This is hard to explain. Hopefully, I've been clear. But the bottom line for me seems to be I should be editing in "Time" format, and zoom in tight when adding markers/regions.

alexz wrote on 8/14/2004, 4:18 AM
I don't know if this helps, but here we go:

Most subtitle software (that I'm familiar with) resolves titles to frames, since professional subtitlers (that's my job ... when I'm not playing film director) work to cuts. So, for example, when you subtitle a hollywood film for, let's say Germans, you usually get a video cassette and sit there spotting the subtitles according to where the dialogue is and where the cuts are. And of course, you shuttle betwen frames to find the right in and out points.

By experimenting, I've discovered that all millisecond values (in PAL 25fps) between 0-39 are resolved to the first frame. Numbers 40-79 are resolved to frame 2 and so on. That makes sense, since the second is divided into 25 parts. In NTSC, I guess the figures are a bit lower, but the same principle must apply.

Working in frames also makes sense since if you want frame-perfect subtitles, you are usually working with timecode in the picture (HH:MM:SS:FF) and skipping from frame to frame, not in millisecond jumps.

For more info, please see "subtitle tips"

jeremyk wrote on 8/16/2004, 11:28 AM
I think that if you have Quantize to Frames set, you don't have to worry about accidental overlapping regions -- you can only set the cursor on a frame boundary.

But there's more going on here.

First of all, there is a bug in the TimeToString function in the script. The millisecond portion of the time gets rounded to hundredths of a second, but if the value is near one second (in my case, 998), the result rounds to 100 and the result is printed as "00". This caused an "overlapping subtitle" complaint from DVDA when it caused the beginning of a subtitle to be moved forward by almost a second.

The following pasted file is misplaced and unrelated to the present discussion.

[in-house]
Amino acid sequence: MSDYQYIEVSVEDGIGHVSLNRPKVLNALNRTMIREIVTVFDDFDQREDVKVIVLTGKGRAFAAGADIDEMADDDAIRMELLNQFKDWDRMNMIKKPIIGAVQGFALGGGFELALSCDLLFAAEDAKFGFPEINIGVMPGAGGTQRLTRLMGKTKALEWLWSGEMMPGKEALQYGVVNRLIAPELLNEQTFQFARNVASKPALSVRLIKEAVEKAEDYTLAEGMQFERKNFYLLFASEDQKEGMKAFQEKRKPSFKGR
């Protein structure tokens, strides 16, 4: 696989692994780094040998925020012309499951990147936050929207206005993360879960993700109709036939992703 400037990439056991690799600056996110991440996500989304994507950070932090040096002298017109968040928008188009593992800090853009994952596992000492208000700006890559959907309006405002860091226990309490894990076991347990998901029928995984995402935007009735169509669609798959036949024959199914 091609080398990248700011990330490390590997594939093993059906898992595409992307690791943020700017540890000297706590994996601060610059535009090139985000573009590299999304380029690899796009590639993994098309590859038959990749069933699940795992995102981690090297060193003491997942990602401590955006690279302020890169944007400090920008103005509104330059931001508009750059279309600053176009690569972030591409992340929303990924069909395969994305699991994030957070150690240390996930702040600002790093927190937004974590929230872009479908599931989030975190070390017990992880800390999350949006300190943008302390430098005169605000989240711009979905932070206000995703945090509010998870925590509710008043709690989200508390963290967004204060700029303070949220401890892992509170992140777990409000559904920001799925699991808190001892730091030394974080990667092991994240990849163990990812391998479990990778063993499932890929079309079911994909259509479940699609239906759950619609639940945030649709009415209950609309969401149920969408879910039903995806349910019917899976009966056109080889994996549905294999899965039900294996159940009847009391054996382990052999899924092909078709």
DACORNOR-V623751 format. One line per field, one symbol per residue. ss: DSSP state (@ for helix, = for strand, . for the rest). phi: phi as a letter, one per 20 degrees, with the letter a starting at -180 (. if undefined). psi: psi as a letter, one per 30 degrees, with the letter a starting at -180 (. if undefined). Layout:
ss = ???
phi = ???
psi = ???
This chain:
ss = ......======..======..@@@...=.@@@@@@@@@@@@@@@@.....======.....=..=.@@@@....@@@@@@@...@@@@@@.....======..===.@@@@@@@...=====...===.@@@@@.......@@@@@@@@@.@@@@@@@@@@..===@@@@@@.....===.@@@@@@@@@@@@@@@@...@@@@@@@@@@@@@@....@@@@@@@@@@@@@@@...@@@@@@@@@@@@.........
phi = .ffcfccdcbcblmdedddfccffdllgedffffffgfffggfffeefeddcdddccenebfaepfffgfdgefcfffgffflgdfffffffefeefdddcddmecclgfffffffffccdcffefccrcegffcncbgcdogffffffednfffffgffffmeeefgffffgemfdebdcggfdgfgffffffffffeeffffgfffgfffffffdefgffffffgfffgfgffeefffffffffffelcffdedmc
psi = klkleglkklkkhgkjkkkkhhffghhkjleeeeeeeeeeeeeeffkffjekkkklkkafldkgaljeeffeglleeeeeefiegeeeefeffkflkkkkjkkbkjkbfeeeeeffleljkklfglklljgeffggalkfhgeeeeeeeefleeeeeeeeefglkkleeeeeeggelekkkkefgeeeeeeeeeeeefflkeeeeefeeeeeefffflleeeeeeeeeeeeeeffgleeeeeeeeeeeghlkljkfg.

This problem can be crudely fixed (the only way I know to program Jscript at the moment) in TimeToString by putting the statement:

if (iCentiseconds >= 100) iCentiseconds = 99:

after iCentiseconds is set to the rounded millesecond value.

Secondly, I noticed that all the subtitles past a certain point in my project were on frame + .850 boundaries. (I could only see this by setting the time format to Absolute Frames). I know that when I was entering the titles I had "quantize to frames" set. I'm guessing that some final editing I did making use of Auto Ripple somehow moved all the titles past the edit point by a fractional number of frames.

Thirdly, there's an interesting wrinkle with NTSC.

The times put into the subtitle file are based on 30 fps, NOT 29.97. This means that there are generally going to be fractional frame numbers in the .sub file. No harm done, I guess -- DVDA converts the frame numbers correctly back into 29.97 non-drop. It does mean, however, that the rounding bug is likely to show up at some point in any video.

jbar wrote on 8/17/2004, 7:59 PM

Great catch on the rounding bug.

Thanks to everyone for the replies...